COVID-19 mutant strains are becoming more common in New York and Colorado, according to the CDC.

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Two COVID-19 mutant strains have been circulating in rising numbers in New York and Colorado during the last three months, prompting fears that they could further spread the coronavirus, according to the Centers for Disease Control and Prevention on Wednesday.

A new COVID-19 variant became the predominant one in circulation in New York City by early April and it tends to infect younger adults, according to one of two new studies published by the CDC.

Since early March, the strain, called B.1.526, has accounted for up to 45% of new infections in the city, up from 3% at the start of the year.

However, just over 4% of those infected with the strain required hospital care and less than 1% died from the disease, the CDC said.

These numbers were identical among other strains found in the city during the first four months of the year, with the exception of the so-called “British” version, or B.1.1.7, which hospitalised 6% of those affected, according to the department.

Less than 1% of people afflicted with the B.1.526 strain were entirely vaccinated, which meant they had administered all doses of either the Pfizer-BioNTech or Moderna vaccines, or the single-dose Johnson & Johnson product.

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“Preliminary evidence suggests that, to date, B.1.526 does not lead to more severe disease or increased risk for infection after vaccination,” the CDC researchers wrote.

 

The B.1.526 variant was first identified in New York City in November, according to the CDC.

The findings of this analysis are based on genetic sequencing of nearly 10,000 samples collected from people infected with the coronavirus between Jan. 1 and April 5.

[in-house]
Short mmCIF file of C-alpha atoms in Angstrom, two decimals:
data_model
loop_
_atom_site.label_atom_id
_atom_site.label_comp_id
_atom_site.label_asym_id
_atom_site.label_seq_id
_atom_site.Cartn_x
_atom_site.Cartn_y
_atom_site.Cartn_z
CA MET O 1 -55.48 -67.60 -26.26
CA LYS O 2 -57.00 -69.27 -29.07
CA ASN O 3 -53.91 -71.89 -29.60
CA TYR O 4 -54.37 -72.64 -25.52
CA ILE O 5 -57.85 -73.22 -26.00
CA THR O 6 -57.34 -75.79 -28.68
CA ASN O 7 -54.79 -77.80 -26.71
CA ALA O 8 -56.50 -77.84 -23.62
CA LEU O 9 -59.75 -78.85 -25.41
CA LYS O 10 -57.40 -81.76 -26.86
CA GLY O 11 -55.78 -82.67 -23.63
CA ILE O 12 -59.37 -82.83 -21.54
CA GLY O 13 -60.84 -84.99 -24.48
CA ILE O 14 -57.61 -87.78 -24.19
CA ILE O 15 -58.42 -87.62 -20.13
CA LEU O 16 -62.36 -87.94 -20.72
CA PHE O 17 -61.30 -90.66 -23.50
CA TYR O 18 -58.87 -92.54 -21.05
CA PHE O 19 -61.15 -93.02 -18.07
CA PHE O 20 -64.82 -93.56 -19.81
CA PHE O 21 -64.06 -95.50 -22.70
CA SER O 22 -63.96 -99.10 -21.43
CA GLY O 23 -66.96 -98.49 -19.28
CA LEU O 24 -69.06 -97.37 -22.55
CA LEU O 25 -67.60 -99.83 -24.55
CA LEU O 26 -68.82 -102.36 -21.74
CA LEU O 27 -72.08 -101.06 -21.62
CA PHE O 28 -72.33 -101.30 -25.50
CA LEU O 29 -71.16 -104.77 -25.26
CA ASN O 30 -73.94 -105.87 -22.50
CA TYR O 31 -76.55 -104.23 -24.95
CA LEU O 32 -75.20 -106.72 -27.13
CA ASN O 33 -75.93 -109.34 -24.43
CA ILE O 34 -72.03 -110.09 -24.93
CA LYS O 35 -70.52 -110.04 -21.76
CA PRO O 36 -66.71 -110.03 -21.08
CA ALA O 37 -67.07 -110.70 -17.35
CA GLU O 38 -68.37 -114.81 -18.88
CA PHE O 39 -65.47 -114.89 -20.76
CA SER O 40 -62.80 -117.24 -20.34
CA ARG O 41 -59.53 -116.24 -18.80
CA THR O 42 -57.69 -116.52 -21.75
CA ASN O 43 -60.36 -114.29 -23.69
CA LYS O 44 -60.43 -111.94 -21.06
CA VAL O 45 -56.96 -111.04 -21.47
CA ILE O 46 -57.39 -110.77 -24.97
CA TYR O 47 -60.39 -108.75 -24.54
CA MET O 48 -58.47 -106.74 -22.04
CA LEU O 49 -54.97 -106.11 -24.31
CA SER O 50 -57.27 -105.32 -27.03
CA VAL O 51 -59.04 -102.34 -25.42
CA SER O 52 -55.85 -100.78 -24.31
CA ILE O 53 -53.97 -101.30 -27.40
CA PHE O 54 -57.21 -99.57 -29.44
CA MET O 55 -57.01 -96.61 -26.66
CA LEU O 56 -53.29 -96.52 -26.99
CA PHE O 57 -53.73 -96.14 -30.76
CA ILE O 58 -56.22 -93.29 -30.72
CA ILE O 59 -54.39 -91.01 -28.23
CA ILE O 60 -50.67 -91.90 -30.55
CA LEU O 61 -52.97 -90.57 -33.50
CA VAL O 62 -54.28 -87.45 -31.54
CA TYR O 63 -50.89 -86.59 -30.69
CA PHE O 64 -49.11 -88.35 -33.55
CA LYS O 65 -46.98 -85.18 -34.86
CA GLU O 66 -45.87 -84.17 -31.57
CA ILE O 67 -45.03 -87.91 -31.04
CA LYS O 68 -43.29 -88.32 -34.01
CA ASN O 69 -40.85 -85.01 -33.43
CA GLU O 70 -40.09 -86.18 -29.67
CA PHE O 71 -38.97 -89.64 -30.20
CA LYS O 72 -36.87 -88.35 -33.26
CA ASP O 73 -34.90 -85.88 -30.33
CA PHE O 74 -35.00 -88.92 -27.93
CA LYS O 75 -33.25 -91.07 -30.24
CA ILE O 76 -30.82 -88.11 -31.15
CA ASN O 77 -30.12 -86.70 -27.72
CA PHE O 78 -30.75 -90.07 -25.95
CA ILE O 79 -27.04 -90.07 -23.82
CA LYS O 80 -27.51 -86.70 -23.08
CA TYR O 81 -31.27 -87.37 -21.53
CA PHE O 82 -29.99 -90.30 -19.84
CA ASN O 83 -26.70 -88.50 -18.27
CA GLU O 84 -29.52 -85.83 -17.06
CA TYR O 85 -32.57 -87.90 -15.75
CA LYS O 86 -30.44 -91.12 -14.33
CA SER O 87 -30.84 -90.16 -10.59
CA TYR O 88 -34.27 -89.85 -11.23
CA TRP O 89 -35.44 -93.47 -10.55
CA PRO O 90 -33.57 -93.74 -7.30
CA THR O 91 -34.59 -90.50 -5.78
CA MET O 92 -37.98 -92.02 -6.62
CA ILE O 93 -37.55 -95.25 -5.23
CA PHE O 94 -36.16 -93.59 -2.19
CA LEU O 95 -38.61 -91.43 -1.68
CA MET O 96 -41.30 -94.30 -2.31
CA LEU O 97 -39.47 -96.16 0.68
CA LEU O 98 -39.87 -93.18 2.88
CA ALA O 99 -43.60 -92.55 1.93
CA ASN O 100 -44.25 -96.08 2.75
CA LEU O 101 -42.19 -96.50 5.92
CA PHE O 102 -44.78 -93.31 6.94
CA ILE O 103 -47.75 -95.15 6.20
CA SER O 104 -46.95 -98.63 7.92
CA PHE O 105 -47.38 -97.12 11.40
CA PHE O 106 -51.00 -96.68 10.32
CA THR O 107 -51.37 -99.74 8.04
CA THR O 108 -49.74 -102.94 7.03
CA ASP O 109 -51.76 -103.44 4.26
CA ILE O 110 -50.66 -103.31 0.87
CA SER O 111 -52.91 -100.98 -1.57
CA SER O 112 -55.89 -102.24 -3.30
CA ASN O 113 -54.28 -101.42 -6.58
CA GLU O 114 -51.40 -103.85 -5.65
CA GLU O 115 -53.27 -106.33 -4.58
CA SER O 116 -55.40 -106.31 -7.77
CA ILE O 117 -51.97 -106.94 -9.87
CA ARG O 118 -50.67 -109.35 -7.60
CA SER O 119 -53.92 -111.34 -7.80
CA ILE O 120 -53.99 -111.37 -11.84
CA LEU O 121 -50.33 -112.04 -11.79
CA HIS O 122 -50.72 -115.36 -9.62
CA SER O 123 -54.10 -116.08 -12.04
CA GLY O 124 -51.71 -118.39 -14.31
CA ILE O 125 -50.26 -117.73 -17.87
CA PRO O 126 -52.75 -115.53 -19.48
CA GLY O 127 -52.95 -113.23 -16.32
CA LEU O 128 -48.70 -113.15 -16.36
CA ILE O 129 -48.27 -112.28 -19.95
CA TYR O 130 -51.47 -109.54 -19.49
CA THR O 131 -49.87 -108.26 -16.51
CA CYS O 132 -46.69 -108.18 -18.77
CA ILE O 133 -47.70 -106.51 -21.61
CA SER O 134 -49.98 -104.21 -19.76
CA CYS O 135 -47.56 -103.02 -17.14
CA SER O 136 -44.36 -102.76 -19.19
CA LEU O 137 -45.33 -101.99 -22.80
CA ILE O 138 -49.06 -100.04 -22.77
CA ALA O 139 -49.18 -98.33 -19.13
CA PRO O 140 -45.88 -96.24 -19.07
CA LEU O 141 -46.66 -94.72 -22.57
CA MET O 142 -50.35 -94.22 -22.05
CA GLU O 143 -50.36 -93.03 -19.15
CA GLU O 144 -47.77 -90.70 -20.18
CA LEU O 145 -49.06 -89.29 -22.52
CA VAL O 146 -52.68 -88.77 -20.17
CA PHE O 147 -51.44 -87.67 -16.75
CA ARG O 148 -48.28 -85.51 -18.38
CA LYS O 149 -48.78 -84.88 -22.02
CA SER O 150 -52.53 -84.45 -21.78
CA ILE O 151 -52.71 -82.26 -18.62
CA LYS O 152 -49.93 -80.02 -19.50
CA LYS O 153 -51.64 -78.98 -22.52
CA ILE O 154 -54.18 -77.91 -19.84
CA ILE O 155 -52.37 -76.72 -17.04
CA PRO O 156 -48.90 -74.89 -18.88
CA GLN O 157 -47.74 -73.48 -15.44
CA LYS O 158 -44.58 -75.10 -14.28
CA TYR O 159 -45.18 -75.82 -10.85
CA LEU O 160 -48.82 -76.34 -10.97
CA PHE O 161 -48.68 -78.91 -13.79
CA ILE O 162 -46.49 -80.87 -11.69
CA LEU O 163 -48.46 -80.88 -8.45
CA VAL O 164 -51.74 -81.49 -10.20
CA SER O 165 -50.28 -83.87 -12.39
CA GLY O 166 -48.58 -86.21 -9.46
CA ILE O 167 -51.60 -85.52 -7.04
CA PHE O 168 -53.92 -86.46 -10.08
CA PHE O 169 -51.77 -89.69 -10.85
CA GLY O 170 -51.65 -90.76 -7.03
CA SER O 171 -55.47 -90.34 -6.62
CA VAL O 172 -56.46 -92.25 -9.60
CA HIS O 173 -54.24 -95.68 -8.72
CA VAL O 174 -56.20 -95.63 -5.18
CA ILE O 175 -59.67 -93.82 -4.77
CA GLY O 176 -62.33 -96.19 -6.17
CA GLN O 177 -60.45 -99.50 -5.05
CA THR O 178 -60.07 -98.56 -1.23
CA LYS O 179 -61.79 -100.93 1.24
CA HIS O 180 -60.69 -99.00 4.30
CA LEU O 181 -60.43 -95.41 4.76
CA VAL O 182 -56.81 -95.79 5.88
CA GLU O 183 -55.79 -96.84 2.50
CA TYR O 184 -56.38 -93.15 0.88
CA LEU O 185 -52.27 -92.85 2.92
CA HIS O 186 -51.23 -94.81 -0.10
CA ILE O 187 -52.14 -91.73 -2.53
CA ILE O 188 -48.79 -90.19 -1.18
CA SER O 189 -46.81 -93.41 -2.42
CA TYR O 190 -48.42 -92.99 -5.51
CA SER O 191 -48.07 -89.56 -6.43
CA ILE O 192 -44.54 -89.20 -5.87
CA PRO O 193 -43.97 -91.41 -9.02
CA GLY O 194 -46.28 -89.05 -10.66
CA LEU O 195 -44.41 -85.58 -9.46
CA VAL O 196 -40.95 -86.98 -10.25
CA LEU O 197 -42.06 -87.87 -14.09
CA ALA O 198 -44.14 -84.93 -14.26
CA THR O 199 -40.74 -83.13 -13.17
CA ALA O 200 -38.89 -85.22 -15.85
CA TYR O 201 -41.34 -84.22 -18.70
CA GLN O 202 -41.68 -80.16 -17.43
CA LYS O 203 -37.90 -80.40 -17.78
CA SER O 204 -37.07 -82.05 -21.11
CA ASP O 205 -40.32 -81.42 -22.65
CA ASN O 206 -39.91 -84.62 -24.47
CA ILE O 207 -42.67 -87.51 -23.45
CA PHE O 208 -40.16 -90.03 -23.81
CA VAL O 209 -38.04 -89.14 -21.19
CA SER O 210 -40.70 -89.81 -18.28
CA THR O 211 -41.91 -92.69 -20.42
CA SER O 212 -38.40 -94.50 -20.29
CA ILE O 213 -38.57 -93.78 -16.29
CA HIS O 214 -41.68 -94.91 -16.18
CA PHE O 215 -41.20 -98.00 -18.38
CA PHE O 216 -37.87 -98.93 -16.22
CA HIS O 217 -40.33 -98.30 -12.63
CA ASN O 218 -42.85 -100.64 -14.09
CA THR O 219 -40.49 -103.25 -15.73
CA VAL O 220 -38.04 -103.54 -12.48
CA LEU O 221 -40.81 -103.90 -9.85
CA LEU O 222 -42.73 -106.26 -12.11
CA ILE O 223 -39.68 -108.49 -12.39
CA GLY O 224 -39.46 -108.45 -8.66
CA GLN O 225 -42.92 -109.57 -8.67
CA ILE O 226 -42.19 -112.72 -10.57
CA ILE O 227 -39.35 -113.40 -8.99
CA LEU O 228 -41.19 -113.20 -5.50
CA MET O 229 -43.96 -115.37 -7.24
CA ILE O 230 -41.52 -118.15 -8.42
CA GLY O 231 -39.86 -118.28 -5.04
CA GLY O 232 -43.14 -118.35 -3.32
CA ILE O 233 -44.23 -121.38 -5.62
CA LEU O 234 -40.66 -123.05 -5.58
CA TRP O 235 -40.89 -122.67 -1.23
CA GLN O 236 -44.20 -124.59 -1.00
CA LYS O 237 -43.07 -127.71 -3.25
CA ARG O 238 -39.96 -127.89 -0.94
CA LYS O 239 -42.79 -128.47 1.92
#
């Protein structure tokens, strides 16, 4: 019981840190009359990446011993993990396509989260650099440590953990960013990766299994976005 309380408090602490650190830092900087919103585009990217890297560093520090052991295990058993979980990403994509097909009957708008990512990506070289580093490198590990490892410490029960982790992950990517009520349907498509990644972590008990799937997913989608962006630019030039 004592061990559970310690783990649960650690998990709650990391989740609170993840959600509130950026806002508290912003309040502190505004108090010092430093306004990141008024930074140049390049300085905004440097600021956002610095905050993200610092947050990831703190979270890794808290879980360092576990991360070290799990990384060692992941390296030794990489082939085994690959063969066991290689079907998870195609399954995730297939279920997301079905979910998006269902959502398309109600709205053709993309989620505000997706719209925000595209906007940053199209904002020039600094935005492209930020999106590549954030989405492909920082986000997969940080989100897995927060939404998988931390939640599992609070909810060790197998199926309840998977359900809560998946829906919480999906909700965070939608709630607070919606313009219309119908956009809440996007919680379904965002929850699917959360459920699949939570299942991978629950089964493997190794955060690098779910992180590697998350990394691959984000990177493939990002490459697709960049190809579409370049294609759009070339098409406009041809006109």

During that period, there were about 360,000 confirmed cases in New York City, based on estimates from its Department of Health.

The numbers indicate, however, that new daily case reports have been on a largely downward slope since early April, and state and city officials last week unveiled plans to lift pandemic controls designed to prevent virus transmission, including restaurant closures.

According to the CDC researchers, the sequencing tests showed a particular genetic mutation called E484K, which was present in 56 percent of the samples studied.

While this mutation indicates that the virus is still evolving, its appearance “does not lead to more severe disease and is not associated with increased risk for [new] infection or reinfection compared with other [strains],” the researchers wrote.

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A separate genetic sequencing analysis, also released by the CDC on Wednesday, confirmed that the B.1.427 and B.1.429 strains first identified in Southern California in January were found in 327 infected with the virus in Colorado as of March 31.

According to the department, these strains are 20% more transmissible, or infectious, than others, and do not react as well to treatment with monoclonal antibodies (drugs modelled on human immune calls).

According to the CDC, there is no evidence that commercially available vaccines are less successful against these variants.

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